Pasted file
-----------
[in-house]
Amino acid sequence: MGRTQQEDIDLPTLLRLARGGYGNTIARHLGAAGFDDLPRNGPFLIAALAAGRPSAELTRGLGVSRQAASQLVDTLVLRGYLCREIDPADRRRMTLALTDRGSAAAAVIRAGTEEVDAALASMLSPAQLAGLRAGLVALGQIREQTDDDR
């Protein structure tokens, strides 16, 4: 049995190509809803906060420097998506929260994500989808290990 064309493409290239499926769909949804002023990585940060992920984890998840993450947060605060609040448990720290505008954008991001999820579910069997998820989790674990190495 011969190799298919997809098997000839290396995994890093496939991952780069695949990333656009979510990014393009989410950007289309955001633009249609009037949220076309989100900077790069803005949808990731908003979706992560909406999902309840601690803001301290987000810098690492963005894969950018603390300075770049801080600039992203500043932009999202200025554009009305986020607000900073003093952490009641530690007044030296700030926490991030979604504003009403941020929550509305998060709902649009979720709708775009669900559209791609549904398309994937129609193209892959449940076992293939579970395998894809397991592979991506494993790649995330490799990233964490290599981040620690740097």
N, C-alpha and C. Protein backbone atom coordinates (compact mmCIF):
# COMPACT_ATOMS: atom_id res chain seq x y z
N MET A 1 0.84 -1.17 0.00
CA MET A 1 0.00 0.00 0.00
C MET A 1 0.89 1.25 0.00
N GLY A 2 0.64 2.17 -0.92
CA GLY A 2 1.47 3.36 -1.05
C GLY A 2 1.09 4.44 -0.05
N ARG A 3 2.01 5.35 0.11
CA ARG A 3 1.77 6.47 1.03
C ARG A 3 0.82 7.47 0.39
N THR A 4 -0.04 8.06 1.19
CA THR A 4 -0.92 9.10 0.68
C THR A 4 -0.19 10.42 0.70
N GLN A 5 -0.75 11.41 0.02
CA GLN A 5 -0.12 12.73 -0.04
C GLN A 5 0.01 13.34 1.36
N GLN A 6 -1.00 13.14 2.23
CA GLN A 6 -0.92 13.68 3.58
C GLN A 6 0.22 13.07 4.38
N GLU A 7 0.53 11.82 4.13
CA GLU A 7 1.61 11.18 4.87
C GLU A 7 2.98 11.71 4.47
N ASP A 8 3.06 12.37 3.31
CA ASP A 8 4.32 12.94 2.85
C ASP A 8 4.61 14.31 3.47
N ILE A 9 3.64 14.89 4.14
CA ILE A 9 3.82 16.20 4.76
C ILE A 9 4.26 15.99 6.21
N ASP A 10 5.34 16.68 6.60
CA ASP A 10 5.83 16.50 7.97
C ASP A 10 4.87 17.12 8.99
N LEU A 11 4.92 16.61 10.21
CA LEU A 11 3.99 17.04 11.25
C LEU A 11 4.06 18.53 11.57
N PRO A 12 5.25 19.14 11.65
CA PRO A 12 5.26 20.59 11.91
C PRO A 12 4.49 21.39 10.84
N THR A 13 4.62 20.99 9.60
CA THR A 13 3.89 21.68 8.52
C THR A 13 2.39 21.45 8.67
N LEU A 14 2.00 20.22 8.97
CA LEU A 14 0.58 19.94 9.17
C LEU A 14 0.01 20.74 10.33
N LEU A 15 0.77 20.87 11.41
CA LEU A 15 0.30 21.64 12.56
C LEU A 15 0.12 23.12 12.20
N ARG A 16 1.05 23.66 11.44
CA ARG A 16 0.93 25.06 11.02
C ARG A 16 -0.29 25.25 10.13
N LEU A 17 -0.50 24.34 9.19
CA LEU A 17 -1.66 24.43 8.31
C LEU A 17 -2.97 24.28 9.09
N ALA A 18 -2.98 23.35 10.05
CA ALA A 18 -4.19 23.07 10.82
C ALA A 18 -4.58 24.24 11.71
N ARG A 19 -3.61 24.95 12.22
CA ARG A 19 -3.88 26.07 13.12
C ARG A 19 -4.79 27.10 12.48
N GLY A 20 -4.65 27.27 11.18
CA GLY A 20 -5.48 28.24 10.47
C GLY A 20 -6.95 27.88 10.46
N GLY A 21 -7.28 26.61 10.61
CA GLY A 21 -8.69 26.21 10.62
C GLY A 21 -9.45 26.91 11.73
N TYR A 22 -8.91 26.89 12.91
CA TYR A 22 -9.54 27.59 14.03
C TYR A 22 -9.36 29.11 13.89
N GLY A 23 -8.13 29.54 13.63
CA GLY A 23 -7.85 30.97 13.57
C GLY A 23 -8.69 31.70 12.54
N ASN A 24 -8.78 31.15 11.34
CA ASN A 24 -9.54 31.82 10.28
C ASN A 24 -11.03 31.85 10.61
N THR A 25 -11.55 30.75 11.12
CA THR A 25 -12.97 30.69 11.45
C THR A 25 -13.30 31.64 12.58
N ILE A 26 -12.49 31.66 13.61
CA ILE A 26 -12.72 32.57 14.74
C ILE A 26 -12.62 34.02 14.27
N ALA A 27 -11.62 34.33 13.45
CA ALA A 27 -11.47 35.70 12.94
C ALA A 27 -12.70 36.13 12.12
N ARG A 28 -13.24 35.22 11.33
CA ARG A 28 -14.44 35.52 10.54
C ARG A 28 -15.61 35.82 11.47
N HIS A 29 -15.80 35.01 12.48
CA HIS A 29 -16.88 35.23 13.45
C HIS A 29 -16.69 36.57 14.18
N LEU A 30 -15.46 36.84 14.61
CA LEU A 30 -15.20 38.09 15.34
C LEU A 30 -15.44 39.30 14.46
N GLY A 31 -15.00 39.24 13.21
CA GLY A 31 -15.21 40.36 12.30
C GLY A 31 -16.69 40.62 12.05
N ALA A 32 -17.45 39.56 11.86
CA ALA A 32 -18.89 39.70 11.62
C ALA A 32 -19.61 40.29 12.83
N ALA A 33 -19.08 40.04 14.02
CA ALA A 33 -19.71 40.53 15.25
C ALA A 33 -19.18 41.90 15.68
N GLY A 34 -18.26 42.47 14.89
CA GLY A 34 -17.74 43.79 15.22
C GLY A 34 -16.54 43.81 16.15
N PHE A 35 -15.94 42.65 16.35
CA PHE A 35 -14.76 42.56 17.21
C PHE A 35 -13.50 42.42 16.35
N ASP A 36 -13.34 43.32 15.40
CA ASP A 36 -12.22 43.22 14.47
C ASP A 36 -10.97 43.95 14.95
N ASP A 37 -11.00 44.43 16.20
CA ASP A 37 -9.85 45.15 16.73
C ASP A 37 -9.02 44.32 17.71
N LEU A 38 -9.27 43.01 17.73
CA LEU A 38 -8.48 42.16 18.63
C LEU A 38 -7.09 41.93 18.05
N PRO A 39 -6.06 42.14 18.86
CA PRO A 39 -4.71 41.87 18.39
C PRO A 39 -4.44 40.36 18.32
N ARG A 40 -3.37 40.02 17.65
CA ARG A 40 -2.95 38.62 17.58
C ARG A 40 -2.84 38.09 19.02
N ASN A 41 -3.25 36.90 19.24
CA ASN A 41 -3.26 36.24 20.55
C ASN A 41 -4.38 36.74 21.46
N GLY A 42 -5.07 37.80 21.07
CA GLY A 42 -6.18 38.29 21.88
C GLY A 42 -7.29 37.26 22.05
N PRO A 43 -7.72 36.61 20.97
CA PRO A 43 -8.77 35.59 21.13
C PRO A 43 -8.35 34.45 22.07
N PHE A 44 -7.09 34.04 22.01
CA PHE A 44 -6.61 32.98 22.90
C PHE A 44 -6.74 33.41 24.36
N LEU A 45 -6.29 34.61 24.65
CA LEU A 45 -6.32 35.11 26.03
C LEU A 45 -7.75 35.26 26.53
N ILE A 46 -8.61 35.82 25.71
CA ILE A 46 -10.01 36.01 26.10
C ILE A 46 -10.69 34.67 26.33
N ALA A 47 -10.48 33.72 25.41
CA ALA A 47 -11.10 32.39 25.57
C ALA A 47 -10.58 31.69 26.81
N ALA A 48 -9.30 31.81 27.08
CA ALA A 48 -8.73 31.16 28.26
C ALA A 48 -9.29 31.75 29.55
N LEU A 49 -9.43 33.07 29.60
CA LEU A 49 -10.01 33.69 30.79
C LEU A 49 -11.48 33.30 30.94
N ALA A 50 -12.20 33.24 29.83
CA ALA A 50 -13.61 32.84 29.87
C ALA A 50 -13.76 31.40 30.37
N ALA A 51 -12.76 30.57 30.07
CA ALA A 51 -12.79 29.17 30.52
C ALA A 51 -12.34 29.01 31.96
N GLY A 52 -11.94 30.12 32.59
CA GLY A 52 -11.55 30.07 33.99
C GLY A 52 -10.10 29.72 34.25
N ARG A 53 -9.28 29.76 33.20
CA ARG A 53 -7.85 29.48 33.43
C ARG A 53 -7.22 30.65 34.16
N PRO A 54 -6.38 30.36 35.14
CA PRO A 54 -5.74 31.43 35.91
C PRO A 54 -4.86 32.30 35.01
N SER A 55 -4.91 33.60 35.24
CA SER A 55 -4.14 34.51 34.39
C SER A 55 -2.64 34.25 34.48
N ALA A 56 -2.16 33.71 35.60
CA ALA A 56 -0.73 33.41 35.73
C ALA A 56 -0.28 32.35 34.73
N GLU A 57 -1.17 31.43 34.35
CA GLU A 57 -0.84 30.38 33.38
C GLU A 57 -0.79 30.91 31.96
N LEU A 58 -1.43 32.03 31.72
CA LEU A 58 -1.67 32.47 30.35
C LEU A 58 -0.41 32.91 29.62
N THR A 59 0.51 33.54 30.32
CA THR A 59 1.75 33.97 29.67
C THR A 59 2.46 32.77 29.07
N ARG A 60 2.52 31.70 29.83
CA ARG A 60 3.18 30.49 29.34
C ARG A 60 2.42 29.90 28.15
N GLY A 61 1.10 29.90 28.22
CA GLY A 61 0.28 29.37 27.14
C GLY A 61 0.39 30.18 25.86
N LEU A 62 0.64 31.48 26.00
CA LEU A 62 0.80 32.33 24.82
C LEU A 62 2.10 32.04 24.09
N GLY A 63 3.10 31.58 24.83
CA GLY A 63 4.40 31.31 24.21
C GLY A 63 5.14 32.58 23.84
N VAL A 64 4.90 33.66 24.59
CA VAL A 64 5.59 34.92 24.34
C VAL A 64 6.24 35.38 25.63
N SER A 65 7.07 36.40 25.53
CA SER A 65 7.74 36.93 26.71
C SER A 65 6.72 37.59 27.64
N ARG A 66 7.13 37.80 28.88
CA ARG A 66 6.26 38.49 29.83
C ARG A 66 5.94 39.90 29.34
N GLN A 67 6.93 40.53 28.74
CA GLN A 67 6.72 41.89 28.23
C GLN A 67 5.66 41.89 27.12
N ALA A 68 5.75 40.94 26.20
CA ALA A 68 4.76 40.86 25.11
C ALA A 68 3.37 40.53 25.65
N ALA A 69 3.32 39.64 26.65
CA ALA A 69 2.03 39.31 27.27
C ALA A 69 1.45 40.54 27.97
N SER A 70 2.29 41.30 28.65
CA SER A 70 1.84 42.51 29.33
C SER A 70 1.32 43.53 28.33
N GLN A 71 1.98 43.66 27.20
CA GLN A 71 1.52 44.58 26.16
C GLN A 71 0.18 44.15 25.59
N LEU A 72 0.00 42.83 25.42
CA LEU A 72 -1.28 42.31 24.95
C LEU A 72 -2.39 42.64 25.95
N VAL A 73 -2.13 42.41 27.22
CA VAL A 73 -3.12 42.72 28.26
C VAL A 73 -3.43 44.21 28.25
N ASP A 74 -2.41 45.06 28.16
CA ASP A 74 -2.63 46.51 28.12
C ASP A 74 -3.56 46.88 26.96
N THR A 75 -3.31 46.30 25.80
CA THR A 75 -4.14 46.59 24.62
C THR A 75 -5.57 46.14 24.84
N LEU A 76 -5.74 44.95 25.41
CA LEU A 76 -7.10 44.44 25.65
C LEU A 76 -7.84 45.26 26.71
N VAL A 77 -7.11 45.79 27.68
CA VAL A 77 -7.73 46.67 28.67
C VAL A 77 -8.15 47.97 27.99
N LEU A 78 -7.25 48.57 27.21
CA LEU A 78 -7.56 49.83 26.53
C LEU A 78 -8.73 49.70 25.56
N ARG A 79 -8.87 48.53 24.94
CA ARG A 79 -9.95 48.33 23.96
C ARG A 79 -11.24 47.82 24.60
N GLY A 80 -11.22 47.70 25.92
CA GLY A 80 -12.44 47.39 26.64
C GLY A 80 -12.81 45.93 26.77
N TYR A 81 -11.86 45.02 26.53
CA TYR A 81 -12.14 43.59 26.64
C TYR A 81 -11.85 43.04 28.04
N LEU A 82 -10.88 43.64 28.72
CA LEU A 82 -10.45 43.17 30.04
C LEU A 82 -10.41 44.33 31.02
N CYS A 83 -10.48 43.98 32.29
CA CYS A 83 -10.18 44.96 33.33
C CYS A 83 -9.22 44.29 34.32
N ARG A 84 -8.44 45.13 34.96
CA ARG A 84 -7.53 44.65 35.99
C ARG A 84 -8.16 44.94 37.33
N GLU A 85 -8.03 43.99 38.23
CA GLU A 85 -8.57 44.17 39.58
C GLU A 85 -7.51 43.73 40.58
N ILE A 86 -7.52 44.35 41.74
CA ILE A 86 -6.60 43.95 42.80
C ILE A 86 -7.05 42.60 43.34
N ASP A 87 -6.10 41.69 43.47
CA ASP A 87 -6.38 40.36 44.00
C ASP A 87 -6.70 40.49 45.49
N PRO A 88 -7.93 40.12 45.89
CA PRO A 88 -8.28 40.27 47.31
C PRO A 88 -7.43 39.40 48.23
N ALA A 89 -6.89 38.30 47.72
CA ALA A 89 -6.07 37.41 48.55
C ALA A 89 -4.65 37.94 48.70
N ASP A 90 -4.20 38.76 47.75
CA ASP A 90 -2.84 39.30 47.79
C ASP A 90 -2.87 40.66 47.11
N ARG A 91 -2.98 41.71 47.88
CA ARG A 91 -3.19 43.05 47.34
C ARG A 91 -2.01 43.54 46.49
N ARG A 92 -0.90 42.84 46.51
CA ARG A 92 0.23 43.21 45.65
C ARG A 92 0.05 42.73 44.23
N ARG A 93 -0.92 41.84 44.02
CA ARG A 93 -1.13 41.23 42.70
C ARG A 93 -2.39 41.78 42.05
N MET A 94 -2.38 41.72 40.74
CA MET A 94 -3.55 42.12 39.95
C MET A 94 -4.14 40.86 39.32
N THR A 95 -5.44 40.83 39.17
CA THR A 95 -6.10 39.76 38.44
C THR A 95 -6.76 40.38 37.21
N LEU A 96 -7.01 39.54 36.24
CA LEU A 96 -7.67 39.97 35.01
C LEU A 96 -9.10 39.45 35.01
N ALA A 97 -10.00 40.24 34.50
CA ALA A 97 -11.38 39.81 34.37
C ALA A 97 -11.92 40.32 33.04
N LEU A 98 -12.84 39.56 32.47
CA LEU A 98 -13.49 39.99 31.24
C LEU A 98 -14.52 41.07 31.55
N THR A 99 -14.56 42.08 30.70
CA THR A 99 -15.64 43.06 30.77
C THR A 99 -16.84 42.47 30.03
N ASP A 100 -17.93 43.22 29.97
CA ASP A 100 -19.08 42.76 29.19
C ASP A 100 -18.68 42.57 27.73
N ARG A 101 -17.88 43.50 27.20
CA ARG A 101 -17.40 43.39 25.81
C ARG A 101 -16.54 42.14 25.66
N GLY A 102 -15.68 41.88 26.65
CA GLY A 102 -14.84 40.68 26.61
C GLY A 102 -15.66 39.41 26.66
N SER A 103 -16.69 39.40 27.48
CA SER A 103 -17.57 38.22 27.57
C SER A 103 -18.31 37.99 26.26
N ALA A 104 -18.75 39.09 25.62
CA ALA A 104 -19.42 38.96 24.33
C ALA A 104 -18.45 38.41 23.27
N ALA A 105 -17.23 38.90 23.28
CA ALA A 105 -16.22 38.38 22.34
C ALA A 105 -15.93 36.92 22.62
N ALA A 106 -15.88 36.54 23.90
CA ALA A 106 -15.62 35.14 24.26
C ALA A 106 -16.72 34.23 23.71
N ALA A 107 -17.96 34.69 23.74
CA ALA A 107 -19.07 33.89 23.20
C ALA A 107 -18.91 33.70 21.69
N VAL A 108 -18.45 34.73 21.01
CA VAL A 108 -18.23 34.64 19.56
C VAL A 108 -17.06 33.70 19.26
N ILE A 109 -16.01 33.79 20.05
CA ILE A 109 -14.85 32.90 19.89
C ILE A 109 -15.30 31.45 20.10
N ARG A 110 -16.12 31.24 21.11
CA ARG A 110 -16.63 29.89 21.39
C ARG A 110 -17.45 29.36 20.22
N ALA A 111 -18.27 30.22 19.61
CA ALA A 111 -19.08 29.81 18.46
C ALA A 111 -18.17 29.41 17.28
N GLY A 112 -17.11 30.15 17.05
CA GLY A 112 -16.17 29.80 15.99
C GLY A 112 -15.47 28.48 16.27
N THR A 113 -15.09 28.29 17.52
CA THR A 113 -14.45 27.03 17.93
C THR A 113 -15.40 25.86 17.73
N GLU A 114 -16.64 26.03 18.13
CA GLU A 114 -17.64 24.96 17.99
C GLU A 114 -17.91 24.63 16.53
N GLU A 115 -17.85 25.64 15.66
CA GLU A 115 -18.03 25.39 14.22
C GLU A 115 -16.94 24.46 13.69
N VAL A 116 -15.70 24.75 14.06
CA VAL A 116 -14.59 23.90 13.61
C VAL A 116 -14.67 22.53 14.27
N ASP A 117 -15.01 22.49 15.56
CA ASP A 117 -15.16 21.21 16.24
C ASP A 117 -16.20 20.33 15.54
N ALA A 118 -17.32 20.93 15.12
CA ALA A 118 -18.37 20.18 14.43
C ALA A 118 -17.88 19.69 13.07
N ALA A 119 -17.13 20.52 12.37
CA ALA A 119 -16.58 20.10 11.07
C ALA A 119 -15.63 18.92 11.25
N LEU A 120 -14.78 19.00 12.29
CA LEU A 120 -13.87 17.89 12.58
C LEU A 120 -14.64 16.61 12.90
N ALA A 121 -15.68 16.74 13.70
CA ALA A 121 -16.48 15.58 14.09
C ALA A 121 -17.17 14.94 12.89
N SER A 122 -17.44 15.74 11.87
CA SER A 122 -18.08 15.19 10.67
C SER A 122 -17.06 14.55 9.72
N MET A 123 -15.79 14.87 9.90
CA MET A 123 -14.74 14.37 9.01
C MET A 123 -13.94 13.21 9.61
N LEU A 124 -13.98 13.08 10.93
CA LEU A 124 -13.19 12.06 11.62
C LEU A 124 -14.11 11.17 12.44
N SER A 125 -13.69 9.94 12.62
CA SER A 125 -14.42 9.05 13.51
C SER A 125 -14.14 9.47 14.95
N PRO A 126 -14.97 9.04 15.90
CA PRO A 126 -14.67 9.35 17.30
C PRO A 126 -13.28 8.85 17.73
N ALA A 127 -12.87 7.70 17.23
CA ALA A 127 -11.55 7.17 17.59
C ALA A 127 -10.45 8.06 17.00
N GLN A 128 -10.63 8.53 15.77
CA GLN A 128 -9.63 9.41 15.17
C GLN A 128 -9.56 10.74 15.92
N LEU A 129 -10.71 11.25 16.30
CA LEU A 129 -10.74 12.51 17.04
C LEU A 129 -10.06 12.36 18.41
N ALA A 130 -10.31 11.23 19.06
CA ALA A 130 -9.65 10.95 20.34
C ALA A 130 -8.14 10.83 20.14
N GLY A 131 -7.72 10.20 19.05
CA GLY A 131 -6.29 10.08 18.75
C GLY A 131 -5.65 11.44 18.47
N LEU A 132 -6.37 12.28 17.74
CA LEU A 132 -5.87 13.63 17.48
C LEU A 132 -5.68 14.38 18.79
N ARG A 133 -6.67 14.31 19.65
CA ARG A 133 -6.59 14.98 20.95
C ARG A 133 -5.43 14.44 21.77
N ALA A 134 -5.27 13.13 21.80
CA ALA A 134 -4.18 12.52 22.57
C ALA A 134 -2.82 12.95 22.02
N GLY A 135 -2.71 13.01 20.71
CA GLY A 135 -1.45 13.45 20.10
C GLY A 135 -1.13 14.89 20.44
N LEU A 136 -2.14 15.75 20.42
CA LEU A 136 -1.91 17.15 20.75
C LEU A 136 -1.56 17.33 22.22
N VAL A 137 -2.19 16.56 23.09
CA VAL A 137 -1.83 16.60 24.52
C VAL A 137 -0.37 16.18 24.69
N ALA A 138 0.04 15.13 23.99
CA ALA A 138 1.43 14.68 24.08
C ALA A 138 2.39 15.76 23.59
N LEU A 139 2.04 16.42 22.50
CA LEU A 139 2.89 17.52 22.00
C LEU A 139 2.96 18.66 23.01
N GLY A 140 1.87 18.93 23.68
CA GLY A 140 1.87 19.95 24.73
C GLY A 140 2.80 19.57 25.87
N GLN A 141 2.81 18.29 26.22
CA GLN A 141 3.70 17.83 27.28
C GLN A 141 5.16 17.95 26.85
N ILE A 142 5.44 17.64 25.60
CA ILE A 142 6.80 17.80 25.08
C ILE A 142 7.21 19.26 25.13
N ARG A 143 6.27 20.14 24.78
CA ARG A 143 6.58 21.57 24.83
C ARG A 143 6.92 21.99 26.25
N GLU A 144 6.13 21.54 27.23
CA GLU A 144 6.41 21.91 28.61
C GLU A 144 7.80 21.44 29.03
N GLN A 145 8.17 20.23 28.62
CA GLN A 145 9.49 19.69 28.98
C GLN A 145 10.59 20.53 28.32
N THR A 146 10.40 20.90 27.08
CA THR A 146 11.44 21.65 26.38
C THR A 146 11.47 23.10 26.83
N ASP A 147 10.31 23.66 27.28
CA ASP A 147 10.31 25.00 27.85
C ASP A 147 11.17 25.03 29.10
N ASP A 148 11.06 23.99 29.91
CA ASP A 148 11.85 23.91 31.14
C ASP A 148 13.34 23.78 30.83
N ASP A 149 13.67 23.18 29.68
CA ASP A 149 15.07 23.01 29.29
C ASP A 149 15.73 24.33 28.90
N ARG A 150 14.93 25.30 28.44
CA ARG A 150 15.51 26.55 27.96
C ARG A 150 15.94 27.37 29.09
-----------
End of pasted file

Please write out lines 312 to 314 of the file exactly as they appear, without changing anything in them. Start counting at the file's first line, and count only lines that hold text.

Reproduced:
N SER A 103 -16.69 39.40 27.48
CA SER A 103 -17.57 38.22 27.57
C SER A 103 -18.31 37.99 26.26